[arin-ppml] ARIN-PPML 2015-2

Jason Schiller jschiller at google.com
Wed Jun 3 12:19:38 EDT 2015


There are two classes of address users on the Internet.

1. Those whose need for IP addresses does not grow

2. Those whose need for IP addresses continues to grow

In the case of the first camp, there is no competitive disadvantage if
someone else buys all the
available IPv4 addresses.

In the case of the second camp, if your organization can buy enough IPv4
addresses to make it
through until the date when wide spread IPv6 adoption occurs, or at least
have a longer time
horizon of addresses than your competitors then there is no business impact
of running out
of IPv4.

On the other hand if you don't have enough IPv4 addresses to make it
through until the
date when wide spread IPv6 adoption occurs, and you run out before your
competitors
you risk losing growth going forward if there is IPv4-only content that
your transit customers
desire, or if there is an IPv4-only customer base your service want to
serve.


You don't need an unlimited supply, you only need either enough to get you
through transition
or more than your competitor (which ever is less).


I don't think it is safe to assume that all companies who need addresses
for growth have already
secured enough to get them through transition.  (If that was the case we
wouldn't be having this
discussion.)

Certainly some organizations have decided not to complete below board
transfers that they cannot
currently justify under ARIN policy.  Certainly some have decided not to
secure a future in IPv4
addresses because the risk is too high.  Certainly some have limited their
activities because of
the level of risk, lack of transparency in pricing, uncertainty about IPv6
adoption time lines,
uncertainty about the customer measurable impact of CGN, and a dozen other
things.


Nor do I think it is safe to assume that all the IPv4 addresses that could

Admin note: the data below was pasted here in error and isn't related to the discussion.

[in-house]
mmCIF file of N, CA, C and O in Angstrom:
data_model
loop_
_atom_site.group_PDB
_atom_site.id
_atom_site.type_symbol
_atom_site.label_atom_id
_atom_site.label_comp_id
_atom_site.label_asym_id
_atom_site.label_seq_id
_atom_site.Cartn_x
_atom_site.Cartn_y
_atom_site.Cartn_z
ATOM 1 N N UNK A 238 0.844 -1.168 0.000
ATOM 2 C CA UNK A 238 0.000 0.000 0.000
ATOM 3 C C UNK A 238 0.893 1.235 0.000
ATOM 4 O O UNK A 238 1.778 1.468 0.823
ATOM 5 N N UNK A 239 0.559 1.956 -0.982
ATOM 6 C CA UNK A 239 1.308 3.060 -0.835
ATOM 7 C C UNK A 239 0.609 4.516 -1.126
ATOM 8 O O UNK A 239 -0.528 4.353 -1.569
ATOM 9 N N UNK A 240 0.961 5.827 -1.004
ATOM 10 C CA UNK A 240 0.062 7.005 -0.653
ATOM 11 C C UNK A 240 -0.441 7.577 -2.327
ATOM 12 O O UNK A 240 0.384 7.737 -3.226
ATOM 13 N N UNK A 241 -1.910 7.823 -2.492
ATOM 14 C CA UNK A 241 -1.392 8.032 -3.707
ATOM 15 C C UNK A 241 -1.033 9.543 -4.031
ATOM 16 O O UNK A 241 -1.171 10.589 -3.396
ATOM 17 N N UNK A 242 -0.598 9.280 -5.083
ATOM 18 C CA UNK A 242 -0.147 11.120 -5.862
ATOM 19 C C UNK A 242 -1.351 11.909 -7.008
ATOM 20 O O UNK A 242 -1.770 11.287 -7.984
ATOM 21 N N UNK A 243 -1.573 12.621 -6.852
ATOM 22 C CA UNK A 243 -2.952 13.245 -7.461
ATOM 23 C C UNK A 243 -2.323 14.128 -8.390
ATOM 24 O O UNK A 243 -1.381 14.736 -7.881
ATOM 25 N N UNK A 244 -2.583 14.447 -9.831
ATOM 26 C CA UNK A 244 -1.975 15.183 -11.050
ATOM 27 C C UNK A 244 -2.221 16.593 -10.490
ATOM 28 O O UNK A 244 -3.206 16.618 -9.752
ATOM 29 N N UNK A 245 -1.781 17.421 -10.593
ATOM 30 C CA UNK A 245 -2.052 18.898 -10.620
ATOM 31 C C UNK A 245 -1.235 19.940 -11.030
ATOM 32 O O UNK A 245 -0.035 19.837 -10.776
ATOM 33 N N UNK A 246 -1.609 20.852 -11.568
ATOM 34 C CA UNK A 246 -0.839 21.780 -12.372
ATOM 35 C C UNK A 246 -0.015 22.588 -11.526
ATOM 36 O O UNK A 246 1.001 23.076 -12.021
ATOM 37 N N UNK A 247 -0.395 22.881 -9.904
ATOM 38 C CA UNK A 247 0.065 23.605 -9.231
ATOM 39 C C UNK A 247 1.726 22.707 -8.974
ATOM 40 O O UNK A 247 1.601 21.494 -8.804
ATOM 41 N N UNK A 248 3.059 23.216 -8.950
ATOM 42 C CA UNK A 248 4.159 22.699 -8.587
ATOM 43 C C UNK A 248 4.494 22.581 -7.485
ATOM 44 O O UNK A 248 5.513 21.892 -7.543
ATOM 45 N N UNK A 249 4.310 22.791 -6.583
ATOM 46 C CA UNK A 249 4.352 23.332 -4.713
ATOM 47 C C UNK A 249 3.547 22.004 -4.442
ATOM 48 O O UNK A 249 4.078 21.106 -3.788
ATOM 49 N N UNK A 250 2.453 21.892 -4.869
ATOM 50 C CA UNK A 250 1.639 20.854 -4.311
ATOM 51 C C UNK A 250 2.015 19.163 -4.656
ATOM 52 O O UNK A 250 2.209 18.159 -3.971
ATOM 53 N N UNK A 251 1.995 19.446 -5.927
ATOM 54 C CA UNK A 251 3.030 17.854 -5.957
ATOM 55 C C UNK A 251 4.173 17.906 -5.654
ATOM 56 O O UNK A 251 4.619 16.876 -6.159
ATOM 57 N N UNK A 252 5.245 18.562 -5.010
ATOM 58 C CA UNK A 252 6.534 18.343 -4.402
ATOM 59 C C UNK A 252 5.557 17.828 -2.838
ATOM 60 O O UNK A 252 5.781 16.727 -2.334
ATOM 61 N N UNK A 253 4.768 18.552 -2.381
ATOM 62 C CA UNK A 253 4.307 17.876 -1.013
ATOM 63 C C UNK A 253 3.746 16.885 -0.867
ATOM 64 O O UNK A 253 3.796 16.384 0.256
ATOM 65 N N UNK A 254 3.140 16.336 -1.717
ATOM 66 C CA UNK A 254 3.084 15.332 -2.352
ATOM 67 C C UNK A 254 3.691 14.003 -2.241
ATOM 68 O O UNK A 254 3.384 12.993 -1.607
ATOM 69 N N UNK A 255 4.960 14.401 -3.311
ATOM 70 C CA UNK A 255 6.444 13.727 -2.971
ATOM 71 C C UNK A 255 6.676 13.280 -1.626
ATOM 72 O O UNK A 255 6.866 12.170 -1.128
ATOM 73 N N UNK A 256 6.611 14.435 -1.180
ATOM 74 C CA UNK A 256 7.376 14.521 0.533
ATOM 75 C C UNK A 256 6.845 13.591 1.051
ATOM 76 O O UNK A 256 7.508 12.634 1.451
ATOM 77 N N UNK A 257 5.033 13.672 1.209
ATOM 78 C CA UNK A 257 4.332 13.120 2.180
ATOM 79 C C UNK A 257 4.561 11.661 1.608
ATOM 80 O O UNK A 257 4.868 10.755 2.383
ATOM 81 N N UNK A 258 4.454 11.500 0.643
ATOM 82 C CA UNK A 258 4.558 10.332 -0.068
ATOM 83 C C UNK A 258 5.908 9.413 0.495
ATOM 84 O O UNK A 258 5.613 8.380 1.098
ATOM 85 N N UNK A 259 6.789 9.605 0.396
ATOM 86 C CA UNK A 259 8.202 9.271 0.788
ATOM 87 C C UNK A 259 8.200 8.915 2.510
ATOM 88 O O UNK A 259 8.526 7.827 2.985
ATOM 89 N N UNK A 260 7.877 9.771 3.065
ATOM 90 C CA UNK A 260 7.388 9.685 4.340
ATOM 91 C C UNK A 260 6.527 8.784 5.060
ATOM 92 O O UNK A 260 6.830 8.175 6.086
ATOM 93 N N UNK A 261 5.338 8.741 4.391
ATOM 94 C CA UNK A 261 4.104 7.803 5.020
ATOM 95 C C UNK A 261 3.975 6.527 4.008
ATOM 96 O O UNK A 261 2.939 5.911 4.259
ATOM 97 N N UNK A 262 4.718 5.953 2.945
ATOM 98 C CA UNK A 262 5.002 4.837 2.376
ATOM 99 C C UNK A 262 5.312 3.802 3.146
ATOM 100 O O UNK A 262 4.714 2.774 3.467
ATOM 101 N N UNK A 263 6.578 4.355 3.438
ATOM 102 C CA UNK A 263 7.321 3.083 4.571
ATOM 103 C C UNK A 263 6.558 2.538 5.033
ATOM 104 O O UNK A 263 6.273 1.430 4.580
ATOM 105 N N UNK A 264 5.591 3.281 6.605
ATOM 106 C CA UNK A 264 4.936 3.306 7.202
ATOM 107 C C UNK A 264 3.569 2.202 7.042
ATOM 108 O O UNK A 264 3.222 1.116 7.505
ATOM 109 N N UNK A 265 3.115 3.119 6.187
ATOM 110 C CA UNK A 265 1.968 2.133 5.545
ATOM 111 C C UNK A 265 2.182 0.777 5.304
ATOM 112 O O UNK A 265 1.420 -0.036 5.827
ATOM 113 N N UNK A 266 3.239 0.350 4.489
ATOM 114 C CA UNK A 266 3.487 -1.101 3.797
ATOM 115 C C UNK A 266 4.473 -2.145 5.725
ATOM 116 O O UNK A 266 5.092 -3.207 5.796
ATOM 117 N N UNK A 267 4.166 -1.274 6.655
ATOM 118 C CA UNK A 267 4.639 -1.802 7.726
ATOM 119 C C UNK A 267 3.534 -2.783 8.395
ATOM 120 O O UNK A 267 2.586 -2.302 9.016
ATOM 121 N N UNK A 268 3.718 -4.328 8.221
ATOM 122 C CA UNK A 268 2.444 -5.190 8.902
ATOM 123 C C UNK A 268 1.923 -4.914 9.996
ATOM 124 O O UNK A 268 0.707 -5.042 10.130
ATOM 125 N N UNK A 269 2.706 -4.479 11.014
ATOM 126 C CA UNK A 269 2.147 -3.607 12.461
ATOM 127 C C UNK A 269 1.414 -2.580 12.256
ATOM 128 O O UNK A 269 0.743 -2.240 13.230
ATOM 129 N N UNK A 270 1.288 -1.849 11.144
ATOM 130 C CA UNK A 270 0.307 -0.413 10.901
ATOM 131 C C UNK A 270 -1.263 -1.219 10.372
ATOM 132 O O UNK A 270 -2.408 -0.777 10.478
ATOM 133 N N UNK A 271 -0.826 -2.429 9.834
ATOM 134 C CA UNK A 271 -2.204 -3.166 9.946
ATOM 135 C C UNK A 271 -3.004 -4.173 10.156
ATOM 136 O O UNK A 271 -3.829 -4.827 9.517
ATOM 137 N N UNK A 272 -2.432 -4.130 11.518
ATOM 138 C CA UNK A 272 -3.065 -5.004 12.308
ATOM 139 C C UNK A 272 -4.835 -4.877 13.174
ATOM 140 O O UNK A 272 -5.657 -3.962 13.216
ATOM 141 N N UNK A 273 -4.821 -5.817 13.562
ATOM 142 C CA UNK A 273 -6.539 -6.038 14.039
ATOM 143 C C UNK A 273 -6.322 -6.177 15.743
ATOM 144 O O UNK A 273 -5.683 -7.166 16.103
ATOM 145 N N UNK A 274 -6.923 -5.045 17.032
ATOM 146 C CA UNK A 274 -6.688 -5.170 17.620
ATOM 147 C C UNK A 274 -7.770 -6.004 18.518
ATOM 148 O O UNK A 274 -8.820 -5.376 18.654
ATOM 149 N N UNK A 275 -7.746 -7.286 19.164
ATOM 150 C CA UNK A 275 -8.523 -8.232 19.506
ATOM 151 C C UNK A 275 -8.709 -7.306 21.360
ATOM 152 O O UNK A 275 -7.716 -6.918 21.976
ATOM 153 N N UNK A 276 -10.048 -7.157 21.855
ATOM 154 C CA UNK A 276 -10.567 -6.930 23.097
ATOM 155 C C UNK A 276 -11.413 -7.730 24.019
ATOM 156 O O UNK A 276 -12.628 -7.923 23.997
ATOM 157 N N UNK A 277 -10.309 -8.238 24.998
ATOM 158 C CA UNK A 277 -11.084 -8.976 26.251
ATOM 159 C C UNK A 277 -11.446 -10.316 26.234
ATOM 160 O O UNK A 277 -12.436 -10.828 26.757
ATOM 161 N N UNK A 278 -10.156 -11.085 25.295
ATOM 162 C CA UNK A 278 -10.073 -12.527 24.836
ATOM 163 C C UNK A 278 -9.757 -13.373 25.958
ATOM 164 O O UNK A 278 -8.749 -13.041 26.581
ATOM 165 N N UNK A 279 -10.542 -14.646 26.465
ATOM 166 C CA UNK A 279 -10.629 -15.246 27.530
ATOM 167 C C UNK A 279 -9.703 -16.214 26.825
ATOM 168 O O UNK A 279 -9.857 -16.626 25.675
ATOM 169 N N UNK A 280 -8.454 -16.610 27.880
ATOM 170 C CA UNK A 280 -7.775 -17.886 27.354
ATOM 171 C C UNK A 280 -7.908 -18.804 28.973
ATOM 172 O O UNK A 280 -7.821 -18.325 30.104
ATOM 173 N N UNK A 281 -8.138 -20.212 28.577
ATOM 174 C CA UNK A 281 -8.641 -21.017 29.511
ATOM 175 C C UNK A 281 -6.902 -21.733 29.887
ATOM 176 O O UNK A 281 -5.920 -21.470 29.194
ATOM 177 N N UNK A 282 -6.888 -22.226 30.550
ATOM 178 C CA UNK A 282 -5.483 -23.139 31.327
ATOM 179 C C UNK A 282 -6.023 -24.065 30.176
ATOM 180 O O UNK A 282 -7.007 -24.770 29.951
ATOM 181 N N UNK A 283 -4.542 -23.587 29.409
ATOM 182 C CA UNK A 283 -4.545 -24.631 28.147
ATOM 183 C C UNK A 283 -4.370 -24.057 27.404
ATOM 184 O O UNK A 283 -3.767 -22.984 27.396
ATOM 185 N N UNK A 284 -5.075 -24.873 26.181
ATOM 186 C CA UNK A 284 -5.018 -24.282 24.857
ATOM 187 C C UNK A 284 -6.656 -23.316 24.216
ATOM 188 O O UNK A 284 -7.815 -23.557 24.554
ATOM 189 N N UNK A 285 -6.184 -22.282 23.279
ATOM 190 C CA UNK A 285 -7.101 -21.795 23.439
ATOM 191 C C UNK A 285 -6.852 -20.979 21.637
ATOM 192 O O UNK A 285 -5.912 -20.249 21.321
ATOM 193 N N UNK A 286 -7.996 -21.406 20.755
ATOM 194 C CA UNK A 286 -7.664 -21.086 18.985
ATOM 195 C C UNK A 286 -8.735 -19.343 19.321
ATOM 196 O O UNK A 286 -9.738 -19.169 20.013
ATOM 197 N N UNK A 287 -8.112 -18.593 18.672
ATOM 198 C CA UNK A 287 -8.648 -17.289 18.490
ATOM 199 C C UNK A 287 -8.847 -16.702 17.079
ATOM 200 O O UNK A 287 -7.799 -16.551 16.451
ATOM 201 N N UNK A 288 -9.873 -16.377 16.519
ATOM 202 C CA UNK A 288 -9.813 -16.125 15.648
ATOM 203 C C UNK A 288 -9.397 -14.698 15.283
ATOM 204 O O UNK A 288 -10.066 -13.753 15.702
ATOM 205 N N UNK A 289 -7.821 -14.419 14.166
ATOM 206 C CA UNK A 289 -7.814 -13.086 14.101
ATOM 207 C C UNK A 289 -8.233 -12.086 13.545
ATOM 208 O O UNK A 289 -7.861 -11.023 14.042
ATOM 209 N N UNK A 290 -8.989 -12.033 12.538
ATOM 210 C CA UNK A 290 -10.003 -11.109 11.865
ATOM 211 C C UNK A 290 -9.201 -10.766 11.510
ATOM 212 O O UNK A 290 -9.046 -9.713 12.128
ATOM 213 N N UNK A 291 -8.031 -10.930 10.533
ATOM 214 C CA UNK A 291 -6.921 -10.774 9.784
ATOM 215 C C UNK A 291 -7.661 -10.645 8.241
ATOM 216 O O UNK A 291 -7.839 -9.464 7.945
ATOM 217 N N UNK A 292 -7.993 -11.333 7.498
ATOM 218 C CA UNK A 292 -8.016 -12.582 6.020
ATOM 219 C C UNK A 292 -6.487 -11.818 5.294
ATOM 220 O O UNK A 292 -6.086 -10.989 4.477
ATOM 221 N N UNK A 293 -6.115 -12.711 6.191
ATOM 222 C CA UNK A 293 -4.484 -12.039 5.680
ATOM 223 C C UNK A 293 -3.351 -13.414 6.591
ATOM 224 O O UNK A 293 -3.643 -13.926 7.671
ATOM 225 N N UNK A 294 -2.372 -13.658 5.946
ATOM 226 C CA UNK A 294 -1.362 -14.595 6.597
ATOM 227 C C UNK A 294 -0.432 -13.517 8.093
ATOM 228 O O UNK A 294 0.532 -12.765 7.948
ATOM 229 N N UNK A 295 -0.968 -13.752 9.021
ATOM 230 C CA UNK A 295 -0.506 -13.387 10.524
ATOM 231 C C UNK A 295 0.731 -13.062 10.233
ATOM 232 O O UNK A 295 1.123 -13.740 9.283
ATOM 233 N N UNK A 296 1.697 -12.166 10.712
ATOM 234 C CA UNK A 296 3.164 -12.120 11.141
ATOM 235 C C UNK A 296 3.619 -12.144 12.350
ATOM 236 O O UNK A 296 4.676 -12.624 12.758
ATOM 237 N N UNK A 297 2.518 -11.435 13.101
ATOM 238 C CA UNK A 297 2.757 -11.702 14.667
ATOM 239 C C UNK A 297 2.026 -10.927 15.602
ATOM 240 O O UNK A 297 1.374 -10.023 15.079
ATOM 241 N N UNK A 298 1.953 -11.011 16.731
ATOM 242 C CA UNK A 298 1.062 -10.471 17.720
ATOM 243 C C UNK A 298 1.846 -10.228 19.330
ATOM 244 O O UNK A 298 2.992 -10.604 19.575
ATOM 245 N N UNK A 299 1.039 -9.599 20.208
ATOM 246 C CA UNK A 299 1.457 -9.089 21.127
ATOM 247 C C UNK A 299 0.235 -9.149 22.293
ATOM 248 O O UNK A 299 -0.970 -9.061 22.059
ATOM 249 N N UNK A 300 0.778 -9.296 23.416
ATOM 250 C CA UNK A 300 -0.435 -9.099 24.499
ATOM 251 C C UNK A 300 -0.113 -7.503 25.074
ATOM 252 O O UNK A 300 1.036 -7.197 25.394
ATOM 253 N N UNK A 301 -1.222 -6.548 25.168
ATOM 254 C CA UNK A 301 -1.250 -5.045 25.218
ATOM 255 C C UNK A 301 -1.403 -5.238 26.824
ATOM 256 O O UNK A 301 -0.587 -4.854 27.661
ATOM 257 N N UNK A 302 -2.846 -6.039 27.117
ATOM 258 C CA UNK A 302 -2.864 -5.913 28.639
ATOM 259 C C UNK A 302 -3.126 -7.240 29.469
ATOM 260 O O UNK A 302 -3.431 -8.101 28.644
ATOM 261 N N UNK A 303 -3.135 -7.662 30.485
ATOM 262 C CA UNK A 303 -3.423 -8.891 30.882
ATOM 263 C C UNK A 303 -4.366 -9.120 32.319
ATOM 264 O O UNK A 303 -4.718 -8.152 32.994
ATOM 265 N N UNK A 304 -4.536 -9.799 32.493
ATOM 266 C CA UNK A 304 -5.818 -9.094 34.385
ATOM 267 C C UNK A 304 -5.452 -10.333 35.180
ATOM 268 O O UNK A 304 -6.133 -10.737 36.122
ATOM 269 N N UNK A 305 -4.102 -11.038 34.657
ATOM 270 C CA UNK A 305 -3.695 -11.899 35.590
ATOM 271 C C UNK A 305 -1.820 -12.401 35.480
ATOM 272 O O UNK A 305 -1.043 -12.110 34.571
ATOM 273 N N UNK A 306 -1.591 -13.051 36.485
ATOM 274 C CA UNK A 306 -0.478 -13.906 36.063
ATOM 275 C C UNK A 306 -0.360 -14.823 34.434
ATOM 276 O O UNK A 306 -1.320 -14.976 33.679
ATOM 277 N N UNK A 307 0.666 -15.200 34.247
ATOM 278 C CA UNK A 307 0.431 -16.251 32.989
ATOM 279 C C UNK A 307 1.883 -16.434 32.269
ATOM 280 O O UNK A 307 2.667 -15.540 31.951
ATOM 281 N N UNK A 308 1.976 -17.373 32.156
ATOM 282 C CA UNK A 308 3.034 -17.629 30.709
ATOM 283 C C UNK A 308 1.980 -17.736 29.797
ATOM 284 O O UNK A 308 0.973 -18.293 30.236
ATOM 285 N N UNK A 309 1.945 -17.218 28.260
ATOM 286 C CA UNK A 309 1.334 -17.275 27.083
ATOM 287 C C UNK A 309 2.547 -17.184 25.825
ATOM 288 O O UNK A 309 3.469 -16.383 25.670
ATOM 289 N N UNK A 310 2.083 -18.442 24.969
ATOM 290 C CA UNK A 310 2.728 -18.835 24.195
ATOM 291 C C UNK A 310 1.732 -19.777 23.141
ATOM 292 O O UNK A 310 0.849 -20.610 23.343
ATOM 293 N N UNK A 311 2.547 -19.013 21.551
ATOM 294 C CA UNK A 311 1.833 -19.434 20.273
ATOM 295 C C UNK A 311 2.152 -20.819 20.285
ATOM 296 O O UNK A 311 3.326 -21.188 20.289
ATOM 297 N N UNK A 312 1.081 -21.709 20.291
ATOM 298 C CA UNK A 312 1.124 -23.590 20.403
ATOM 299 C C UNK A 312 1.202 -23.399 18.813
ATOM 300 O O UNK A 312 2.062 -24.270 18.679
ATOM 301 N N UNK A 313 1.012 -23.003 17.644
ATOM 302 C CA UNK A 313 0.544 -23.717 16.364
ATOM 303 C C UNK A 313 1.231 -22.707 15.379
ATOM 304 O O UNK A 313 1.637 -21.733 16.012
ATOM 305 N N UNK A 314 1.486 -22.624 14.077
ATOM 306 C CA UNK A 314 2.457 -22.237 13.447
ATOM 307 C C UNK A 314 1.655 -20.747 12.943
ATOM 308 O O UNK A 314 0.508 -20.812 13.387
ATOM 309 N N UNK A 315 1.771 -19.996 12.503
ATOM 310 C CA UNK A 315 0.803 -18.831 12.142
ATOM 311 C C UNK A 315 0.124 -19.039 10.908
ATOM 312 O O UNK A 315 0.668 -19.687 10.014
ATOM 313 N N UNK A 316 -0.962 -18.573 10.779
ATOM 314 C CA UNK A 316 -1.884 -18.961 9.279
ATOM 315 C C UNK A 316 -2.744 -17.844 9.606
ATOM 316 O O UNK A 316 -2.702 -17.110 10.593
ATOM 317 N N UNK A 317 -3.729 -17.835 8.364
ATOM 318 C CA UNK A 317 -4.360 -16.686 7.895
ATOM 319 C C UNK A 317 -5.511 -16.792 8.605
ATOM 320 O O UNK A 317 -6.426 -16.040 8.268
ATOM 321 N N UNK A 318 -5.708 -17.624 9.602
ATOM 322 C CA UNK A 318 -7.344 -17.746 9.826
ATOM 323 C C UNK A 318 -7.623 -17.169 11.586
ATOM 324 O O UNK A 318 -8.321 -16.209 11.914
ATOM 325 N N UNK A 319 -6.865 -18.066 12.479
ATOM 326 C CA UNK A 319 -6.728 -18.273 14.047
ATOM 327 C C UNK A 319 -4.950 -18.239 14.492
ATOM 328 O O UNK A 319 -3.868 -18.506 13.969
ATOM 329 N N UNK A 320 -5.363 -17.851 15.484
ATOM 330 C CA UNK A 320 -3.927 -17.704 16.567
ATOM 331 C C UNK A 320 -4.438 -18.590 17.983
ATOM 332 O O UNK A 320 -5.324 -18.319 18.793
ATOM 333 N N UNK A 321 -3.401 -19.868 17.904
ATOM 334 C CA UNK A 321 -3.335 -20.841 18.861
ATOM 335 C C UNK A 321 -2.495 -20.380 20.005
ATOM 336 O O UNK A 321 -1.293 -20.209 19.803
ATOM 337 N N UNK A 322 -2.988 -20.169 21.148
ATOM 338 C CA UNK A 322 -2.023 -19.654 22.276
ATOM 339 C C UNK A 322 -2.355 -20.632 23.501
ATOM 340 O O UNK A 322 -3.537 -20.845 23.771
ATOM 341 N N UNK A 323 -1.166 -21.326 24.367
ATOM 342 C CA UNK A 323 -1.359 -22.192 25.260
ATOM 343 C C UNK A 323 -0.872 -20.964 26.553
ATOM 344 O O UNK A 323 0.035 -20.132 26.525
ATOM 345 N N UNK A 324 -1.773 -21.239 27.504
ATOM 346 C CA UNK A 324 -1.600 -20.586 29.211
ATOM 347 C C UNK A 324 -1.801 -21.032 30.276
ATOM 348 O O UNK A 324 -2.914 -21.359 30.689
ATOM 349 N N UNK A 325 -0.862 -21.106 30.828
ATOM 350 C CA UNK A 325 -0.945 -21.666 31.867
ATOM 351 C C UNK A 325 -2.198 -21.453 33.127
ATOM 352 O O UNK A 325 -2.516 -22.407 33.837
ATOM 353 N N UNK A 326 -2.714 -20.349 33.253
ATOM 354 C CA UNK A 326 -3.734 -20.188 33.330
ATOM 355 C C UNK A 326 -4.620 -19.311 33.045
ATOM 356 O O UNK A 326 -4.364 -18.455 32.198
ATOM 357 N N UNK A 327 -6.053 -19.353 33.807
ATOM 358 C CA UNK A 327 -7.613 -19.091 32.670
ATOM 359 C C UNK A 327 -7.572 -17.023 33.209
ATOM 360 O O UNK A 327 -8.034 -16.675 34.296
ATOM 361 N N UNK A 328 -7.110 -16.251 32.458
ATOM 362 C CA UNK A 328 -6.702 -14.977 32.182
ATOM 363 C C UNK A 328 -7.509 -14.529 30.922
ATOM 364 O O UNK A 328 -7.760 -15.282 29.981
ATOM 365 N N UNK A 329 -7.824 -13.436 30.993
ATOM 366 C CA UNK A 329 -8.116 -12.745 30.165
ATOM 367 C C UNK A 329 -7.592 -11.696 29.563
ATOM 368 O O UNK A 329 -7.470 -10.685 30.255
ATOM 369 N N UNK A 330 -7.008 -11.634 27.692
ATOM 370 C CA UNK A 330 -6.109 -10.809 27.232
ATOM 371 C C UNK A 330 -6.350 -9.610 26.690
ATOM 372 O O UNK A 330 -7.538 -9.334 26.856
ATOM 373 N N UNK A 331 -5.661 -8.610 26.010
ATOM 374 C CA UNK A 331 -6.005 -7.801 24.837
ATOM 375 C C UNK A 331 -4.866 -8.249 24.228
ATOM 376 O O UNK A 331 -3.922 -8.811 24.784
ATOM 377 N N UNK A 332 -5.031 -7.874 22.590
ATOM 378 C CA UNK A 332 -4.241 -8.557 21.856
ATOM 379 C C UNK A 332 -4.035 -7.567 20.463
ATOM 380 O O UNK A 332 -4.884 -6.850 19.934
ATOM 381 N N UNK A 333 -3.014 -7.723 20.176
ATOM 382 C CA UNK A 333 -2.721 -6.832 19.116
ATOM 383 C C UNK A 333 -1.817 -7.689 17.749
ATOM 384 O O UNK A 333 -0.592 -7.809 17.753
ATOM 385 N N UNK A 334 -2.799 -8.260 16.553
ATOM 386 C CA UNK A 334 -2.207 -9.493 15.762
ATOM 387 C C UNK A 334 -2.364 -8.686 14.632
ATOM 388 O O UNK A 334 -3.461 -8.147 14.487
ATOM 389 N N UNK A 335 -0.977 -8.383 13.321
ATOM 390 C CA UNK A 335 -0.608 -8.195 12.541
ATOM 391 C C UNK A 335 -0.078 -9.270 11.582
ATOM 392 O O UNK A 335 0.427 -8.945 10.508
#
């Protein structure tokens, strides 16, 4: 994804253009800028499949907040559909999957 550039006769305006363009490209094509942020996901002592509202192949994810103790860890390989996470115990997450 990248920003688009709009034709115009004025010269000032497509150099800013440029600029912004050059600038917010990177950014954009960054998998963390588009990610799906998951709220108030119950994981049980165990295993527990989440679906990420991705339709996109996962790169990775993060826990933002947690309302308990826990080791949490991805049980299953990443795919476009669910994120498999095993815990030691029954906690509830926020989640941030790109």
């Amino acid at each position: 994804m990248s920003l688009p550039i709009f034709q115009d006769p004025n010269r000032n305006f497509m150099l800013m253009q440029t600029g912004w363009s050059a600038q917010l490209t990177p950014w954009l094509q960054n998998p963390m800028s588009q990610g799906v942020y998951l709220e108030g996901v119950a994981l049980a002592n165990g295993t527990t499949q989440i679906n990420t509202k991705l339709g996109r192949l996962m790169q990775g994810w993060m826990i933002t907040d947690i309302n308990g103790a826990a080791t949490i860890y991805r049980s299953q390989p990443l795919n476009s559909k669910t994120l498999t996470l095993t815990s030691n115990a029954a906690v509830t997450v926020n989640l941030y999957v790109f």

be made available have
already been made available.


Given that it is likely that there are organization that have not secured
enough IPv4 addresses
to get them through wide spread IPv6 adoption.

Given that it is likely that there are still more IPv4 addresses available
on the market for the
right price.

Given that there is always the possibility that IPv4 addresses could be
returned and made
available through the current mechanisms.

Is it good for the community to legitimize and reduce the risk of below
board transfers
and futures for organizations that desire more addresses than they can
justify for the
next two years growth thereby supporting and encouraging the behavior where
organizations who are willing to spend more cash now get preferential
access to IPv4
addresses for potential future need over organizations that need addresses
now
(or in the next two year time horizon)?



__Jason




On Wed, Jun 3, 2015 at 11:20 AM, Matthew Kaufman <matthew at matthew.at> wrote:

> On 6/3/2015 1:10 AM, Owen DeLong wrote:
>
>> It matters because the ability to obtain unlimited address space absent
>> justified need could be used nefariously in a variety of ways, including,
>> but not limited to:
>>         1.      Competitive advantage
>>         2.      Anticompetitive practices
>>         3.      Price gouging
>>         4.      Market manipulation
>>
>>
> That's all true. The ability to obtain unlimited address space *could* be
> used that way. Of course with a finite amount of space and without a free
> pool, it is really hard to "obtain unlimited address space".
>
> Things that stand in the way:
> 1. There isn't an "unlimited" amount of address space
> 2. No buyer in the transfer market has an "unlimited" amount of money (and
> even if they did, they wouldn't spend it doing this unless there was some
> way to profit from it, which really needs to suppose that they can also
> prevent IPv6 from happening)
> 3. At least so far, there's more space available to transfer than buyers
> (suggested by the fact that so far, we are not seeing significant bidding
> wars between big players going after the same pieces of space) - this
> suggests that even entities which could afford to do what you claim will
> happen aren't doing it.
> 4. And most important, almost all of the space is already in the hands of
> organizations that need it for their own purposes, so won't be willing to
> sell. Your employer, my employer, and others have all acquired space their
> need for their current and ongoing operations - the only way in the near
> future to acquire the space that Microsoft or Amazon (for instance) has
> acquired to run their cloud services would be to purchase the entire
> company. And then you'd be doing an 8.2 transfer!
>
> And because those organizations have the space they need for their own
> purposes, none of the things you are worried about can matter:
>
> Competitive advantage? Anticompetitive practices? Doesn't really work
> against competitors who already have space.
>
> Price gouging? Market manipulation? Can't do that to people who already
> have the space they need.
>
>
> Matthew Kaufman
>
>
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-- 
_______________________________________________________
Jason Schiller|NetOps|jschiller at google.com|571-266-0006
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